I am currently focusing on my work supporting Ground Zero Center for Nonviolent Action (, so you find me posting here (except on rare occasion). I am, however, keeping my extensive listing of links related to (almost) all things nuclear up to date. Drop me an email at if you find a broken or out-of-date link. Thanks and Peace, Leonard

Sunday, September 22, 2013

No Margin of Error with Nuclear Weapons

Eric Schlosser, better known for his book Fast Food Nation, has a new book out - Command and Control Nuclear Weapons, the Damascus Accident, and the Illusion of Safety.  One review called Schlosser's new book "Vivid and unsettling... An exhaustive, unnerving examination of the illusory safety of atomic arms."  And "unnerving" it should be.  Even since the publication of Schosser's book, we continue to hear of problems with nuclear weapons safety.

Much of the risk surrounding nuclear weapons comes down to human error, and as they say, "to err is human."  Whether in the design, production, maintenance or deployment of nuclear weapons, there are countless points at which human error can come into play. The bottom line is - with weapons that, if ever accidentally detonated, would have horrific consequences - there is little (if any) acceptable margin of error.

The following article in Global Security Newswire highlights the most recent failure of those charged with the stewardship of one-third of the nation's Intercontinental Ballistic Missiles (ICBMs).  The commander of Air Force Global Strike Command downplayed this most recent failure and "said that the number of problems at the nuclear wings has decreased since his command was established in 2009." Don't we all feel safer now???

P.S. - Eric Schlosser will be at the Central Seattle Public Library on October 1st to talk about his new book.  Click here for all the information.

Click here to read a recent (September 16th) interview with Schlosser by Global Security Newswire.


In New Setback, Air Force Missile Team Fails Security Drill
Global Security Newswire, August 14, 2013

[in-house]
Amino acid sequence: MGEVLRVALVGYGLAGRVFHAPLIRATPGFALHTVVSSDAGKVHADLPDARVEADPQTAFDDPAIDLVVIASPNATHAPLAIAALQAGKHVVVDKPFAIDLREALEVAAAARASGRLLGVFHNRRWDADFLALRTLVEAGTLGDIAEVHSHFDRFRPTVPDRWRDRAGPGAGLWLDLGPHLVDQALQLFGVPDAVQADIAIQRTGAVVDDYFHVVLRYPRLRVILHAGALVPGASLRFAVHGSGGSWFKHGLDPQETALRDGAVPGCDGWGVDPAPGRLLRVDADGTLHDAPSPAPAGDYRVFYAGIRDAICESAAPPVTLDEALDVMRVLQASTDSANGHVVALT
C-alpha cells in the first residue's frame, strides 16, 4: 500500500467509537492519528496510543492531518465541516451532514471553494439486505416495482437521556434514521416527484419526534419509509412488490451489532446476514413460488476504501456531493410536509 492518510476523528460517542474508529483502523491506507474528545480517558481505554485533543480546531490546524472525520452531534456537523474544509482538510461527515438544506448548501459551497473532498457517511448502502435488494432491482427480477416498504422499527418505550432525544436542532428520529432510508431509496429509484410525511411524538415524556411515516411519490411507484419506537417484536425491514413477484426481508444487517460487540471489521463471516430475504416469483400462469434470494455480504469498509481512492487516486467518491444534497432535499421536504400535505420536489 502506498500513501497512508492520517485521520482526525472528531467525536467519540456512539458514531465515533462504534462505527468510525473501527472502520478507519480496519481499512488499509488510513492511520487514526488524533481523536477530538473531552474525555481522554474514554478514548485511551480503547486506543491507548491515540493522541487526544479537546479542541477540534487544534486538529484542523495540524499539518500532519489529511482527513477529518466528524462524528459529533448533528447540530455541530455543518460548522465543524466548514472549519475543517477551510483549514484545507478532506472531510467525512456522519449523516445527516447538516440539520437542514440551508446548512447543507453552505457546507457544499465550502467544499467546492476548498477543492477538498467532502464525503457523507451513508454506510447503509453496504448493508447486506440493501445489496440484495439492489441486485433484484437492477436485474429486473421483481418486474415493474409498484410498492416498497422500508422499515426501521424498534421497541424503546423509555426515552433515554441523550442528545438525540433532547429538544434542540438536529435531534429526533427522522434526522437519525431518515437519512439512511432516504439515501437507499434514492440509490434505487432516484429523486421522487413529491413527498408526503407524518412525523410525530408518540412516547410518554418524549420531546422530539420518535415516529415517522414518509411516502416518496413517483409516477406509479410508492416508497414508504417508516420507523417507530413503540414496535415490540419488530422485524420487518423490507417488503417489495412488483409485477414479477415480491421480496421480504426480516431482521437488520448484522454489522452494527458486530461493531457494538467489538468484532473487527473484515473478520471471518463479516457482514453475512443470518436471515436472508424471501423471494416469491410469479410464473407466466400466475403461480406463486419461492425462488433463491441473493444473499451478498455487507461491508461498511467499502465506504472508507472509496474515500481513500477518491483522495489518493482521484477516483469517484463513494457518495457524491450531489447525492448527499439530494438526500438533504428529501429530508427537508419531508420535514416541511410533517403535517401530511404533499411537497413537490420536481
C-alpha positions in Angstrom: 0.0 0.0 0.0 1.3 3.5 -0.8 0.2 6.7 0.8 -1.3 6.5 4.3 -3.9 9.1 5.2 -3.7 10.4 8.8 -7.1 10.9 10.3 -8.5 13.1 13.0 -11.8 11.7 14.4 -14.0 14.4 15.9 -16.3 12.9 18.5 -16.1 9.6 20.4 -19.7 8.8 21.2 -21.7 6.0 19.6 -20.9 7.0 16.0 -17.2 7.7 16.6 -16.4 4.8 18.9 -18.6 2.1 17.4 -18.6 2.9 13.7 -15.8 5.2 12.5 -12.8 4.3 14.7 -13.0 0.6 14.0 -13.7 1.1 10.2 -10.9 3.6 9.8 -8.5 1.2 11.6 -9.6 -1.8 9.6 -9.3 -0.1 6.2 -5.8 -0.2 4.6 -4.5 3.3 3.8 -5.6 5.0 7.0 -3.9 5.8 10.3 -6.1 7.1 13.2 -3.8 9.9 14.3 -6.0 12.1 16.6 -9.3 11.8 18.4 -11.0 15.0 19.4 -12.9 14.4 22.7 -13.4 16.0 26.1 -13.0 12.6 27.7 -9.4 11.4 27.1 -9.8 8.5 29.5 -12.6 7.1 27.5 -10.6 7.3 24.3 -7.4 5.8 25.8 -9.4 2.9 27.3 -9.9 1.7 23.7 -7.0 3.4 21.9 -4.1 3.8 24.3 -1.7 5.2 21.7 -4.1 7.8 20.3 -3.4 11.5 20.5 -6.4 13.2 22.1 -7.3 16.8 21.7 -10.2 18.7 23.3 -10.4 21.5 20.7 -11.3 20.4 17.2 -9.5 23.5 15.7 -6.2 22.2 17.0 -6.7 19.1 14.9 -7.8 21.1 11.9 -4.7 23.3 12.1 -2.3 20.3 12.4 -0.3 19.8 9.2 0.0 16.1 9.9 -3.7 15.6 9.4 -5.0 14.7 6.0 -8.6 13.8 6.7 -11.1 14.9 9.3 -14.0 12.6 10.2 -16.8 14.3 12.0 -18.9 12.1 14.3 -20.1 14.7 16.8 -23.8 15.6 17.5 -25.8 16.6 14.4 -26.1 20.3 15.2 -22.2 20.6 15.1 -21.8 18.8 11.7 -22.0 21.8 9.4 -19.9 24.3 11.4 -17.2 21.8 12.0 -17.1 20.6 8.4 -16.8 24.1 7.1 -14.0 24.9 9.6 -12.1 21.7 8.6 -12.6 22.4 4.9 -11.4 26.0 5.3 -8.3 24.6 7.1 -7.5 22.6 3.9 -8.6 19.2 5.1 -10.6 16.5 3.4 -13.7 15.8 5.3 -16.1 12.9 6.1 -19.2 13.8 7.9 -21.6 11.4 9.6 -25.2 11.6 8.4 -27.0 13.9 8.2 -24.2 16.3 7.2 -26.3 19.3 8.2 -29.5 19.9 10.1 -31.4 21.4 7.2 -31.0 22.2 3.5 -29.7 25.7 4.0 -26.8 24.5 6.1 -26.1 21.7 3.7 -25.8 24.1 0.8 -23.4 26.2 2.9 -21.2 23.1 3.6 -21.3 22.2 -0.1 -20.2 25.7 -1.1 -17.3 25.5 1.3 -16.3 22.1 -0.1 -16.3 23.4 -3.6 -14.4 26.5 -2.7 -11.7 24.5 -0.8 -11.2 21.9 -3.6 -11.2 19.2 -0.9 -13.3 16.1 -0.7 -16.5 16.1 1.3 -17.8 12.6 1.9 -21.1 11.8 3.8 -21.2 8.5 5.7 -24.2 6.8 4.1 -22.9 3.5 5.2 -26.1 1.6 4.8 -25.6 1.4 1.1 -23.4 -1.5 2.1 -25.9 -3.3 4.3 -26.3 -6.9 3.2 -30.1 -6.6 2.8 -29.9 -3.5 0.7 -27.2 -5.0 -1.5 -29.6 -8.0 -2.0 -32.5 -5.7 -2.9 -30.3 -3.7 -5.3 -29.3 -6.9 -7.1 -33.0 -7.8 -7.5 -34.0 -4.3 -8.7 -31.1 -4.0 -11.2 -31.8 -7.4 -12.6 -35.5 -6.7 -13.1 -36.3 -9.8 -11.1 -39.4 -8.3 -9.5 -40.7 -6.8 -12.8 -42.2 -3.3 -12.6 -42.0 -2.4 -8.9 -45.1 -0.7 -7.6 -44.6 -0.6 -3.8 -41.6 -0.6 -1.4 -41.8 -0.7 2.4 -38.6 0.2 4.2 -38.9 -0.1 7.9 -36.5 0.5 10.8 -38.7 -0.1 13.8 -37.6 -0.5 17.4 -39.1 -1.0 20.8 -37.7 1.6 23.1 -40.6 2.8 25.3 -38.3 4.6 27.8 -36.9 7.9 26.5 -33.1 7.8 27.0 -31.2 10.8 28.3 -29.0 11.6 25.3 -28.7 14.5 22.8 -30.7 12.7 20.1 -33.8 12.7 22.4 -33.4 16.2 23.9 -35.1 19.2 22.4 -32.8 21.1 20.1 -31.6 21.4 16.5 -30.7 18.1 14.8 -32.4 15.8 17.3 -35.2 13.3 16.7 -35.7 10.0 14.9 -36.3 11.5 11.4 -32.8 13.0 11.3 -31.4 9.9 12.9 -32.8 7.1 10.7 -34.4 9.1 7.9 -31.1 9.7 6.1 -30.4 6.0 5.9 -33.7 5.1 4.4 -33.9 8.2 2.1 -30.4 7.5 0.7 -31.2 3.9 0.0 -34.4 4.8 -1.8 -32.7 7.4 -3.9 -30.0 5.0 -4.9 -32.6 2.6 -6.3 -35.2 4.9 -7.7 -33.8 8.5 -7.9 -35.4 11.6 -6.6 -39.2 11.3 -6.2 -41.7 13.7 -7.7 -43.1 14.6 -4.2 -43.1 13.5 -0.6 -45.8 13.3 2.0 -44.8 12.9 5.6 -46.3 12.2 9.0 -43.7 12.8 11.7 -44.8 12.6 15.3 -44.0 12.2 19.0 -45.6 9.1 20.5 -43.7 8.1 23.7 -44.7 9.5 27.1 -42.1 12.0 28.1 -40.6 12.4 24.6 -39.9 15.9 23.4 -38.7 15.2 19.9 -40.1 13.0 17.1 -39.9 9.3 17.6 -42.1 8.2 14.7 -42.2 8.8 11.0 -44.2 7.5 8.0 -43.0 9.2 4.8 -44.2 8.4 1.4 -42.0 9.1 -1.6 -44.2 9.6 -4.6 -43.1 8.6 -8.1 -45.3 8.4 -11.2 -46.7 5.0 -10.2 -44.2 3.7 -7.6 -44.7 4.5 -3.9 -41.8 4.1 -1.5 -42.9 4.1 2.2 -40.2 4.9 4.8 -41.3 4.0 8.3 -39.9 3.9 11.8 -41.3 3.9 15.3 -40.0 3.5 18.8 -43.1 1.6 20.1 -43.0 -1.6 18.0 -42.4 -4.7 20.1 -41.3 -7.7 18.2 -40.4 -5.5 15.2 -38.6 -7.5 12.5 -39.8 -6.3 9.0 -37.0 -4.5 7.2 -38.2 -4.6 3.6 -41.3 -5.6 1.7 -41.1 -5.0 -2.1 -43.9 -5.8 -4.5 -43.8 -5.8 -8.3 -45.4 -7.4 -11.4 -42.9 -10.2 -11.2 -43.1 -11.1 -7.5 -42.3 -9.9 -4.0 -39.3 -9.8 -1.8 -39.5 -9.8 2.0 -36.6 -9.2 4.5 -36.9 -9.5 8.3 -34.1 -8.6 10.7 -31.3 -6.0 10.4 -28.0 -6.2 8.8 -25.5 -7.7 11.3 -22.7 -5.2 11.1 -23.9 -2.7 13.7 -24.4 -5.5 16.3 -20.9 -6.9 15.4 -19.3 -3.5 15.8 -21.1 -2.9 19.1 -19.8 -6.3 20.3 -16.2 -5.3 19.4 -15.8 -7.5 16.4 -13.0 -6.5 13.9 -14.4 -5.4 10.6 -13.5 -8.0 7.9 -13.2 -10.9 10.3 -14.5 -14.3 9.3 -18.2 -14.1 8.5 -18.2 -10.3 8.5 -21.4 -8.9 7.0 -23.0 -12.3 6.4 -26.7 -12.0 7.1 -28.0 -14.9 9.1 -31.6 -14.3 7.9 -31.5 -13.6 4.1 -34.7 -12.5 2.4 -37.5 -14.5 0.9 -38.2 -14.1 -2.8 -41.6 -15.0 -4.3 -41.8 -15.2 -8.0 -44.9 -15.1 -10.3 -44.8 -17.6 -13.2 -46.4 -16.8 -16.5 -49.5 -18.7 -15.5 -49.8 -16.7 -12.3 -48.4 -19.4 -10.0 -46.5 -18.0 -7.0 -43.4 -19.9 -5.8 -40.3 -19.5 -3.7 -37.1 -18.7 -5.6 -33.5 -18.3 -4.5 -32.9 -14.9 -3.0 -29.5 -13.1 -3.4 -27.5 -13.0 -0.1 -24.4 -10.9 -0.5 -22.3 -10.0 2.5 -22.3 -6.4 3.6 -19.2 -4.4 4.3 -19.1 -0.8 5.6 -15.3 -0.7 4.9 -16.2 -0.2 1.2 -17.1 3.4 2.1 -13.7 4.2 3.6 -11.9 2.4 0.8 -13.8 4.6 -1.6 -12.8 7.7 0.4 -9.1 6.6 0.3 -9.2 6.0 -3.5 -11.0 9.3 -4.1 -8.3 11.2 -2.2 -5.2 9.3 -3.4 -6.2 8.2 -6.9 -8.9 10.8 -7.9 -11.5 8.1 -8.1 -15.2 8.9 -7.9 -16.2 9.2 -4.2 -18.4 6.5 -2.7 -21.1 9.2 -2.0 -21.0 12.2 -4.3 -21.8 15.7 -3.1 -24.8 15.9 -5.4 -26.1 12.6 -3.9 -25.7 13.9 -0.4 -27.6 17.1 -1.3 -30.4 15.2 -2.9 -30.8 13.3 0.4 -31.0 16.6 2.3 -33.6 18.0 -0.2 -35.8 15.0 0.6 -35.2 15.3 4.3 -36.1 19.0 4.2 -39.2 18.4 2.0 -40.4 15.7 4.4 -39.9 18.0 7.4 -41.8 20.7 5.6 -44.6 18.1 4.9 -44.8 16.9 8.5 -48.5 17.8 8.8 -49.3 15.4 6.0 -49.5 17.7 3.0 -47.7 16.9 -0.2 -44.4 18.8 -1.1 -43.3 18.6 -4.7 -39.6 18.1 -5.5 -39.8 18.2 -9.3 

An Air Force unit that oversees one-third of America's land-based nuclear missiles failed a safety and security inspection, constituting the second serious Minuteman 3 mission readiness problem this year, the Associated Press reported on Tuesday.

Lt. General James M. Kowalski, commander of Air Force Global Strike Command -- an organization created in 2009 as part of a broad effort to alleviate problems in the service's nuclear mission -- told AP that a team of "relatively low-ranking" airmen stationed at Malmstrom Air Force Base, Mont., "did not demonstrate the right procedures" in a single exercise. The drill was part of a more expansive inspection that started last week and ended on Tuesday.

Technicians remove the upper section of an ICBM
at Malmstrom Air Force Base in Montana.
Missile personnel at the site have failed a
safety and security check that concluded
on Tuesday, a senior Air Force officer said
(AP Photo/U.S. Air Force).
A written statement posted on the command's website said the 341st Missile Wing received an unsatisfactory rating after making "tactical level errors -- not related to command and control of nuclear weapons -- during one of several exercises conducted during the inspection. This failure resulted in the entire inspection being rated 'unsatisfactory.'"

The wing is one of three that control 450 Minuteman 3 ICBMs, according to AP.

The Air Force is "looking into" the possibility of disciplinary action against the 341st, Kowalski told the wire service. He noted, though, that the wing did well overall, scoring excellent or outstanding in most of the 13 areas being tested.

In March, the deputy commander of the 91st Missile Wing -- stationed at Minot Air Force Base, N.D. -- complained of "rot" in the group after an inspection gave its missile crews the equivalent of a "D" grade on Minuteman 3 launch operations, according to AP. Although the 91st passed that inspection, the failed simulation of ICBM launch operations resulted in the temporary removal and retraining of 19 personnel.

In 2008, the 5th Bomb Wing at Minot failed the nuclear security component of an inspection.

Eric Fanning, acting secretary of the Air Force, will travel to Barksdale Air Force Base, La., on Wednesday to meet with Kowalski and discuss specifics of the Malmstrom case, as well as aspects of the overall nuclear mission, top Air Force spokesman Brig. Gen. Les Kodlick told AP. The trip was planned prior to the latest incident.

The Air Force nuclear mission has hit a number of bumps since 2008, including a B-52 bomber flight over several U.S. states during which the crew was unaware that actual weapons were onboard.

In an interview on Tuesday, Kowalski said that the number of problems at the nuclear wings has decreased since his command was established in 2009, AP reported. The occasional failures do not point to a wide-reaching failure to follow safety and security protocols, the general asserted.

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